Retirement Investors Should Plan for Rising Rates
Asset managers and retirement plan advisers say they do not expect the Federal Reserve to raise the Federal Funds Rate from its current 25 basis points and that the uncertainty over when the Fed will raise rates will lead to continued volatility in both the fixed income and equities markets. However, if the Fed were to raise rates, it would benefit equities in the short term, while fixed income investments would decrease in value.Read more >
Small Talk

ON THIS DATE: In 1609, English navigator Henry Hudson began exploring the island of Manhattan. In 1781, Los Angeles, California, was founded by Spanish settlers. The original name was “El Pueblo de Nuestra Senora La Reina de Los Angeles de Porciuncula.” In 1833, Barney Flaherty answered an ad in “The New York Sun” and became the first newsboy/paperboy at the age of 10. In 1882, Thomas Edison’s Pearl Street electric power station began operations in New York City. It was the first display of a practical electrical lighting system. In 1886, Geronimo, and the Apache Indians he led, surrendered in Skeleton Canyon in Arizona to General Nelson Miles. In 1888, George Eastman registered the name “Kodak” and patented his roll-film camera. The camera took 100 exposures per roll. In 1951, the first live, coast-to-coast TV broadcast took place in the U.S. The event took place in San Francisco, California, from the Japanese Peace Treaty Conference. In 1957, the Ford Motor Company began selling the Edsel. The car was so unpopular that it was taken off the market after only two years. In 1967, “Gilligan’s Island” aired for the last time on CBS-TV. It ran for 98 shows. In 1971, “The Lawrence Welk Show” was seen for the last time on ABC-TV. In 1998, Google was incorporated as a privately held company.


And now it’s time for FRIDAY FILES!

One thing I love about cats is their ability to play it cool through pain or embarrassment.Read more >
This fearless TV reporter was embarrassed by his reaction to a bug.Read more >

In Orient, Maine, police say a 29-year-old man was driving with seven passengers who decided to take a group selfie. The driver leaned over to join the photo, ran off the road and into a tree. According to the local NBC News station, several passengers suffered injuries, including cuts, a fractured nose and neck and back injuries. The driver was cited for failing to maintain control of a motor vehicle due to being distracted.

In Acailandia, Brazil, two men on a motorcycle approached three women and demanded their cell phones. But, they didn’t realize the women had just left jiu-jitsu training and one was an MMA fighter. Realizing that the men were unarmed, MMA fighter Monique Bastos lifted the rear wheel of the motorcycle and sent them tumbling to the ground, according to One man was able to get away, but Bastos put the other in a chokehold with her legs and held him until police arrived.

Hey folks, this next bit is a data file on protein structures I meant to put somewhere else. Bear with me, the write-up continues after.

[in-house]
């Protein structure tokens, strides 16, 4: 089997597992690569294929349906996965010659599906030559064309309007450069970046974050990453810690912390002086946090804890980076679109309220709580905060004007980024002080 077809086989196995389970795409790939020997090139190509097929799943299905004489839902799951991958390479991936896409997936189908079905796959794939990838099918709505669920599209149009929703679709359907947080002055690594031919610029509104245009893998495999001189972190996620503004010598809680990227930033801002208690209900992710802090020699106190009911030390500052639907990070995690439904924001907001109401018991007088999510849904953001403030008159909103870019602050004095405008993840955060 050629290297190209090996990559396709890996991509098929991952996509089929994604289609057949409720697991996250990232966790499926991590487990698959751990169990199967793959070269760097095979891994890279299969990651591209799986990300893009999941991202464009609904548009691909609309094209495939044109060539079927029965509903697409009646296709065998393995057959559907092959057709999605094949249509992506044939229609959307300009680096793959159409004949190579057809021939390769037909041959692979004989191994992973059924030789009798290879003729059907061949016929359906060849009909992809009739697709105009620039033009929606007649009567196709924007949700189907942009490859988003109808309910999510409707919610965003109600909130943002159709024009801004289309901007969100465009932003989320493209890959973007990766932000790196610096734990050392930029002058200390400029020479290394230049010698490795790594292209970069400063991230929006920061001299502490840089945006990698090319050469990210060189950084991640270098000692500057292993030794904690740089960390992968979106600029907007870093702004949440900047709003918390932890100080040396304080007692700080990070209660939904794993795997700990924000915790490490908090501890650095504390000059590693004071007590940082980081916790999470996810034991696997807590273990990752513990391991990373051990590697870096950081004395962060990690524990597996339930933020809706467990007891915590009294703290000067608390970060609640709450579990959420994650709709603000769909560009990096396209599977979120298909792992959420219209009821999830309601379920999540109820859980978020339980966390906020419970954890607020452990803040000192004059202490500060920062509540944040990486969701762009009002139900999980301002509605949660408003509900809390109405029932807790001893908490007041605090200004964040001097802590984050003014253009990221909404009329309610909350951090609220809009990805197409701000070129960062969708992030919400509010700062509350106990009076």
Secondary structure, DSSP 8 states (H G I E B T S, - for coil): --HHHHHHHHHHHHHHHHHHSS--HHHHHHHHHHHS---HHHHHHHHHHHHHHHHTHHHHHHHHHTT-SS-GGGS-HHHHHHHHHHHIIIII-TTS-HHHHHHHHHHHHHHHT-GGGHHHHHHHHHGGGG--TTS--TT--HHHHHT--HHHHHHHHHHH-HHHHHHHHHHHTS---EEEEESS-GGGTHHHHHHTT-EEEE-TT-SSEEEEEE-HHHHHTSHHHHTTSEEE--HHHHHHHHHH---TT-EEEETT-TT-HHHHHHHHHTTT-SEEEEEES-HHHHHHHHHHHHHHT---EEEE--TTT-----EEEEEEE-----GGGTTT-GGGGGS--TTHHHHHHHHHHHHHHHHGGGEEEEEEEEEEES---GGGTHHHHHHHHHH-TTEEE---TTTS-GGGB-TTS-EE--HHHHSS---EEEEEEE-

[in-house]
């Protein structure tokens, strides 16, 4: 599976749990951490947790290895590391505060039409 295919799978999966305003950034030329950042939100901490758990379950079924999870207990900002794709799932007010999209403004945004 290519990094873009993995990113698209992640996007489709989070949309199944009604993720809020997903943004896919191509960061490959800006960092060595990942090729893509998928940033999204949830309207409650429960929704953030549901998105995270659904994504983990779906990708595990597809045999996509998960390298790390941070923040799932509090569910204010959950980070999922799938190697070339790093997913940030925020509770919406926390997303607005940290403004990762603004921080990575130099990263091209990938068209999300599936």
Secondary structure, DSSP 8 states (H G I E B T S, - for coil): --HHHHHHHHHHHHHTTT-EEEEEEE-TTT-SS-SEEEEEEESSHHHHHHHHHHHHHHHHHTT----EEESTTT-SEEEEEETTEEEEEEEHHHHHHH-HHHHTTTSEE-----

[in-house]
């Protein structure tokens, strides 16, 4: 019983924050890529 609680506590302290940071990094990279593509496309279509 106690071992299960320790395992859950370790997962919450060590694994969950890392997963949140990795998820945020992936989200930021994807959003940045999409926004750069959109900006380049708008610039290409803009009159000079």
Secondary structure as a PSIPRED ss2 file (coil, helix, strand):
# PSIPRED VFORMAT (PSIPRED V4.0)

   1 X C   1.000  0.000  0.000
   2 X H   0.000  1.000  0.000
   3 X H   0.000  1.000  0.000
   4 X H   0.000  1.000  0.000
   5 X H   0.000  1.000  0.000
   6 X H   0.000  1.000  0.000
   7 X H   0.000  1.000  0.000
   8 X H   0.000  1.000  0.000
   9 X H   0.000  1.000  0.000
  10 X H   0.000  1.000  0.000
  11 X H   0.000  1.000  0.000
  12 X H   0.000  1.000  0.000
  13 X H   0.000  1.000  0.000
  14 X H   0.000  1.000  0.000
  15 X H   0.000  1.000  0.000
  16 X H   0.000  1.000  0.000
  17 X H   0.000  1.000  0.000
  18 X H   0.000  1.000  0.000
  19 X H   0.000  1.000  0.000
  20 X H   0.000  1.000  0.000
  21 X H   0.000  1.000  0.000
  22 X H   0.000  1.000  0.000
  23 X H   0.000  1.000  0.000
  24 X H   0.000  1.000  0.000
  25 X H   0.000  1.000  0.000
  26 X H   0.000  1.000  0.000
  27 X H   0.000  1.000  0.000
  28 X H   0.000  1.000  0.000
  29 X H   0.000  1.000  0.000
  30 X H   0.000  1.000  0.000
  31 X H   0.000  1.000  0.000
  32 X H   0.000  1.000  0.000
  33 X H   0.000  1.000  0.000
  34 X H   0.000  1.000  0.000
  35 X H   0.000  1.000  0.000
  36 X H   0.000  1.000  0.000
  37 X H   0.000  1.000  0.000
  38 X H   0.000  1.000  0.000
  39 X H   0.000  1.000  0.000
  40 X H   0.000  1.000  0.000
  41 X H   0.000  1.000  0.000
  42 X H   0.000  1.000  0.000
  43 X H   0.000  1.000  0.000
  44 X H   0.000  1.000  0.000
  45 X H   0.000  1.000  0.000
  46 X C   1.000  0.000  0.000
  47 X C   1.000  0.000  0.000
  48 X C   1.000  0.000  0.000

If your vehicle is already hoisted onto the tow truck, you lost. Give up.Read more >

In Bradenton, Florida, a man was arrested after attacking his mom—with potato salad. According to The Smoking Gun, when the woman and her son sat down to dinner, they got into an argument and the son started pelting her with potato salad in the face. Allegedly he pushed her to the floor, and when she threatened to call 911, he fled the house on a bicycle. A police officer, who said the man seemed into.xicated, stopped him a few blocks from the home and arrested him. He is charged with a misde.meanor battery count and a probation violation.

In Winchester, Kentucky, a man hired a pros.ti.tute who stole his wallet and fled. He went after the woman and when he reached her apartment door, he started banging on it and yelling and saying he was a police officer. According to the local CBS News station, a concerned neighbor called police. When a real police officer showed up, the man told him to go away because he was a police officer. When the real police officer tried to get the man away from the door, the man charged at him, and the real officer tased the man. The man was charged with impersonating a peace officer, menacing, disorderly conduct and public into.xication.                    

In Denver, Colorado, two would-be robbers had a bad day. The local ABC News station reports that the two men first approached a couple on a train, and demanded money at gu.npoint. The couple didn’t have any money, so the suspects walked away. The men then approached a second couple, who pointed out that their g.un wasn’t loaded, so they couldn’t even shoot them. When the train stopped, the two men ran, and one of them loaded the g.un while he ran. When they approached another group of people, a fight ensued and the man with the g.un lost it in the fight and was shot. He was taken to the hospital, and the other man was arrested.

Have a wonderful holiday weekend. NewsDash will be back in your inbox Tuesday.
Share the good news with a friend! Pass the Dash along – and tell your friends/associates they can sign up for their own copy.Read more >

Editorial: Alison Cooke Mintzer